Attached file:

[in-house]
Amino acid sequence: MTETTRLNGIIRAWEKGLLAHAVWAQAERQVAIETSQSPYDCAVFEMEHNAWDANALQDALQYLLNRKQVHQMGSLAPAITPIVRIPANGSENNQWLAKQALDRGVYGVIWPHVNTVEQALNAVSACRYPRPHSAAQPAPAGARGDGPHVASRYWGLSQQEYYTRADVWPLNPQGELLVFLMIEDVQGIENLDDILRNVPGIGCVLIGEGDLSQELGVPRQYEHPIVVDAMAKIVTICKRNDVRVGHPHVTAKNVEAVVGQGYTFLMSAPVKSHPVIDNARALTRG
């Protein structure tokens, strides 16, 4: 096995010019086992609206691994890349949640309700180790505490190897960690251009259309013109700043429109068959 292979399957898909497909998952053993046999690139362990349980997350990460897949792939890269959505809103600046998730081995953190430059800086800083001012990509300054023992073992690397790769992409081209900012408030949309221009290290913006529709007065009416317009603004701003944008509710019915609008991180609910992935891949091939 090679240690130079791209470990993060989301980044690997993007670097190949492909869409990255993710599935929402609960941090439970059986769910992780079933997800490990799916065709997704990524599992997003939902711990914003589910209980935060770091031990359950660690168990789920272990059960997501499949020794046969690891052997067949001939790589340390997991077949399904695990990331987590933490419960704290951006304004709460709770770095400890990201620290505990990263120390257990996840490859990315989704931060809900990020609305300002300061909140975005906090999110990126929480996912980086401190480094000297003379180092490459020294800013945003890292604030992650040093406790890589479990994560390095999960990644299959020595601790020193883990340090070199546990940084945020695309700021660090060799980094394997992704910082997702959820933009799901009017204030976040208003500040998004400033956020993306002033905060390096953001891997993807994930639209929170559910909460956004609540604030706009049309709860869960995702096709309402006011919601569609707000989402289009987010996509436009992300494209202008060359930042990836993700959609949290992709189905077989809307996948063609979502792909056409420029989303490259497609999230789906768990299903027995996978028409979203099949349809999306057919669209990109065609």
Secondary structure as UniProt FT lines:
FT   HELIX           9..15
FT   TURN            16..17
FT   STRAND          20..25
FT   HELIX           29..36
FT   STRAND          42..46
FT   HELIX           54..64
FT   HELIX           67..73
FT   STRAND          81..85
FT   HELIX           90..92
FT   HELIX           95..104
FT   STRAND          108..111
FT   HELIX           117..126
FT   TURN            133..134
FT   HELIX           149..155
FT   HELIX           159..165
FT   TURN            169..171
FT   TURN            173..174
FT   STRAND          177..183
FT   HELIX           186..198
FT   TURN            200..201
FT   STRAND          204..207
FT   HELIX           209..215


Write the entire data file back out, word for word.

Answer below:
[in-house]
Amino acid sequence: MTETTRLNGIIRAWEKGLLAHAVWAQAERQVAIETSQSPYDCAVFEMEHNAWDANALQDALQYLLNRKQVHQMGSLAPAITPIVRIPANGSENNQWLAKQALDRGVYGVIWPHVNTVEQALNAVSACRYPRPHSAAQPAPAGARGDGPHVASRYWGLSQQEYYTRADVWPLNPQGELLVFLMIEDVQGIENLDDILRNVPGIGCVLIGEGDLSQELGVPRQYEHPIVVDAMAKIVTICKRNDVRVGHPHVTAKNVEAVVGQGYTFLMSAPVKSHPVIDNARALTRG
């Protein structure tokens, strides 16, 4: 096995010019086992609206691994890349949640309700180790505490190897960690251009259309013109700043429109068959 292979399957898909497909998952053993046999690139362990349980997350990460897949792939890269959505809103600046998730081995953190430059800086800083001012990509300054023992073992690397790769992409081209900012408030949309221009290290913006529709007065009416317009603004701003944008509710019915609008991180609910992935891949091939 090679240690130079791209470990993060989301980044690997993007670097190949492909869409990255993710599935929402609960941090439970059986769910992780079933997800490990799916065709997704990524599992997003939902711990914003589910209980935060770091031990359950660690168990789920272990059960997501499949020794046969690891052997067949001939790589340390997991077949399904695990990331987590933490419960704290951006304004709460709770770095400890990201620290505990990263120390257990996840490859990315989704931060809900990020609305300002300061909140975005906090999110990126929480996912980086401190480094000297003379180092490459020294800013945003890292604030992650040093406790890589479990994560390095999960990644299959020595601790020193883990340090070199546990940084945020695309700021660090060799980094394997992704910082997702959820933009799901009017204030976040208003500040998004400033956020993306002033905060390096953001891997993807994930639209929170559910909460956004609540604030706009049309709860869960995702096709309402006011919601569609707000989402289009987010996509436009992300494209202008060359930042990836993700959609949290992709189905077989809307996948063609979502792909056409420029989303490259497609999230789906768990299903027995996978028409979203099949349809999306057919669209990109065609």
Secondary structure as UniProt FT lines:
FT   HELIX           9..15
FT   TURN            16..17
FT   STRAND          20..25
FT   HELIX           29..36
FT   STRAND          42..46
FT   HELIX           54..64
FT   HELIX           67..73
FT   STRAND          81..85
FT   HELIX           90..92
FT   HELIX           95..104
FT   STRAND          108..111
FT   HELIX           117..126
FT   TURN            133..134
FT   HELIX           149..155
FT   HELIX           159..165
FT   TURN            169..171
FT   TURN            173..174
FT   STRAND          177..183
FT   HELIX           186..198
FT   TURN            200..201
FT   STRAND          204..207
FT   HELIX           209..215